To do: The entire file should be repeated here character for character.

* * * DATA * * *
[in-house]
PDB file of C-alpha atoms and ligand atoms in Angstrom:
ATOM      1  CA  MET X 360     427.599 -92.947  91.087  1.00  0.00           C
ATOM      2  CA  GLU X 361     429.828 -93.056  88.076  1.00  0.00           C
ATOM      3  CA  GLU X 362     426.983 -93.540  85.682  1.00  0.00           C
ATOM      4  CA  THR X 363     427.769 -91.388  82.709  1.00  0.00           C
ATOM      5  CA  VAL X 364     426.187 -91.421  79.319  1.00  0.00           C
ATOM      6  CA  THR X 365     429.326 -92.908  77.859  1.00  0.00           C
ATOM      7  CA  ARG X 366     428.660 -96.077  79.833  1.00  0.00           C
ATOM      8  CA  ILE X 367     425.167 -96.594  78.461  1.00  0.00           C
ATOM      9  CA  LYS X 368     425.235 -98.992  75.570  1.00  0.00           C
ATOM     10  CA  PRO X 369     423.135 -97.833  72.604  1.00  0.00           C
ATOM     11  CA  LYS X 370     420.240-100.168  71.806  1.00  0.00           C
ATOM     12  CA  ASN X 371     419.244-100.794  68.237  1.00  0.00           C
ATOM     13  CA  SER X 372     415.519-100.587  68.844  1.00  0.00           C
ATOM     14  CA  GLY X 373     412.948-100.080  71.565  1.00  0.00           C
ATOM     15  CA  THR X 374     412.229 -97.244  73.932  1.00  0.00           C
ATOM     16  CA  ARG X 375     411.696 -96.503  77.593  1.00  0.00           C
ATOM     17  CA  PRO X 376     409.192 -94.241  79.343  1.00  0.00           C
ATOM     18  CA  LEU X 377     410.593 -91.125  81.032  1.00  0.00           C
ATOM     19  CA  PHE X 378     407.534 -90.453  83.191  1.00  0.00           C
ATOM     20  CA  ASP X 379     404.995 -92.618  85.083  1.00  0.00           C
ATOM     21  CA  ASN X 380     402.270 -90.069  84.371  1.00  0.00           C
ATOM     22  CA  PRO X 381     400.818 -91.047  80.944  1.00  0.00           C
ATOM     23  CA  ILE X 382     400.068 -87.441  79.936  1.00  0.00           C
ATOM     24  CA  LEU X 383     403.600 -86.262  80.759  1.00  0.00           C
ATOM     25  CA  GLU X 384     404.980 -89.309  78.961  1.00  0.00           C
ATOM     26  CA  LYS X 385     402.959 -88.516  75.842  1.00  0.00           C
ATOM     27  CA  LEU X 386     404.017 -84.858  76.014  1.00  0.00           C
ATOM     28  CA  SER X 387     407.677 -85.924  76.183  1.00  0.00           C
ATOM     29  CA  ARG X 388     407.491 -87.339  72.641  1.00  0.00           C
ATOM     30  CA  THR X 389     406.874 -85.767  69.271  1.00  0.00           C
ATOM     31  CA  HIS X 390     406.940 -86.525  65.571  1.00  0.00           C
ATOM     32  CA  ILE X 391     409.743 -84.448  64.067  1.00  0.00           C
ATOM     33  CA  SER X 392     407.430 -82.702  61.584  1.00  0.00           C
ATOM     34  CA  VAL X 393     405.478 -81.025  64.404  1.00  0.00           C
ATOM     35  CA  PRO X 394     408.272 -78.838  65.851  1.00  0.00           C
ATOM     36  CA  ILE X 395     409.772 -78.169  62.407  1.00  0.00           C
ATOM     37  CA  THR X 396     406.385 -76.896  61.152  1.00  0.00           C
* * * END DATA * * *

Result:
[in-house]
PDB file of C-alpha atoms and ligand atoms in Angstrom:
ATOM      1  CA  MET X 360     427.599 -92.947  91.087  1.00  0.00           C
ATOM      2  CA  GLU X 361     429.828 -93.056  88.076  1.00  0.00           C
ATOM      3  CA  GLU X 362     426.983 -93.540  85.682  1.00  0.00           C
ATOM      4  CA  THR X 363     427.769 -91.388  82.709  1.00  0.00           C
ATOM      5  CA  VAL X 364     426.187 -91.421  79.319  1.00  0.00           C
ATOM      6  CA  THR X 365     429.326 -92.908  77.859  1.00  0.00           C
ATOM      7  CA  ARG X 366     428.660 -96.077  79.833  1.00  0.00           C
ATOM      8  CA  ILE X 367     425.167 -96.594  78.461  1.00  0.00           C
ATOM      9  CA  LYS X 368     425.235 -98.992  75.570  1.00  0.00           C
ATOM     10  CA  PRO X 369     423.135 -97.833  72.604  1.00  0.00           C
ATOM     11  CA  LYS X 370     420.240-100.168  71.806  1.00  0.00           C
ATOM     12  CA  ASN X 371     419.244-100.794  68.237  1.00  0.00           C
ATOM     13  CA  SER X 372     415.519-100.587  68.844  1.00  0.00           C
ATOM     14  CA  GLY X 373     412.948-100.080  71.565  1.00  0.00           C
ATOM     15  CA  THR X 374     412.229 -97.244  73.932  1.00  0.00           C
ATOM     16  CA  ARG X 375     411.696 -96.503  77.593  1.00  0.00           C
ATOM     17  CA  PRO X 376     409.192 -94.241  79.343  1.00  0.00           C
ATOM     18  CA  LEU X 377     410.593 -91.125  81.032  1.00  0.00           C
ATOM     19  CA  PHE X 378     407.534 -90.453  83.191  1.00  0.00           C
ATOM     20  CA  ASP X 379     404.995 -92.618  85.083  1.00  0.00           C
ATOM     21  CA  ASN X 380     402.270 -90.069  84.371  1.00  0.00           C
ATOM     22  CA  PRO X 381     400.818 -91.047  80.944  1.00  0.00           C
ATOM     23  CA  ILE X 382     400.068 -87.441  79.936  1.00  0.00           C
ATOM     24  CA  LEU X 383     403.600 -86.262  80.759  1.00  0.00           C
ATOM     25  CA  GLU X 384     404.980 -89.309  78.961  1.00  0.00           C
ATOM     26  CA  LYS X 385     402.959 -88.516  75.842  1.00  0.00           C
ATOM     27  CA  LEU X 386     404.017 -84.858  76.014  1.00  0.00           C
ATOM     28  CA  SER X 387     407.677 -85.924  76.183  1.00  0.00           C
ATOM     29  CA  ARG X 388     407.491 -87.339  72.641  1.00  0.00           C
ATOM     30  CA  THR X 389     406.874 -85.767  69.271  1.00  0.00           C
ATOM     31  CA  HIS X 390     406.940 -86.525  65.571  1.00  0.00           C
ATOM     32  CA  ILE X 391     409.743 -84.448  64.067  1.00  0.00           C
ATOM     33  CA  SER X 392     407.430 -82.702  61.584  1.00  0.00           C
ATOM     34  CA  VAL X 393     405.478 -81.025  64.404  1.00  0.00           C
ATOM     35  CA  PRO X 394     408.272 -78.838  65.851  1.00  0.00           C
ATOM     36  CA  ILE X 395     409.772 -78.169  62.407  1.00  0.00           C
ATOM     37  CA  THR X 396     406.385 -76.896  61.152  1.00  0.00           C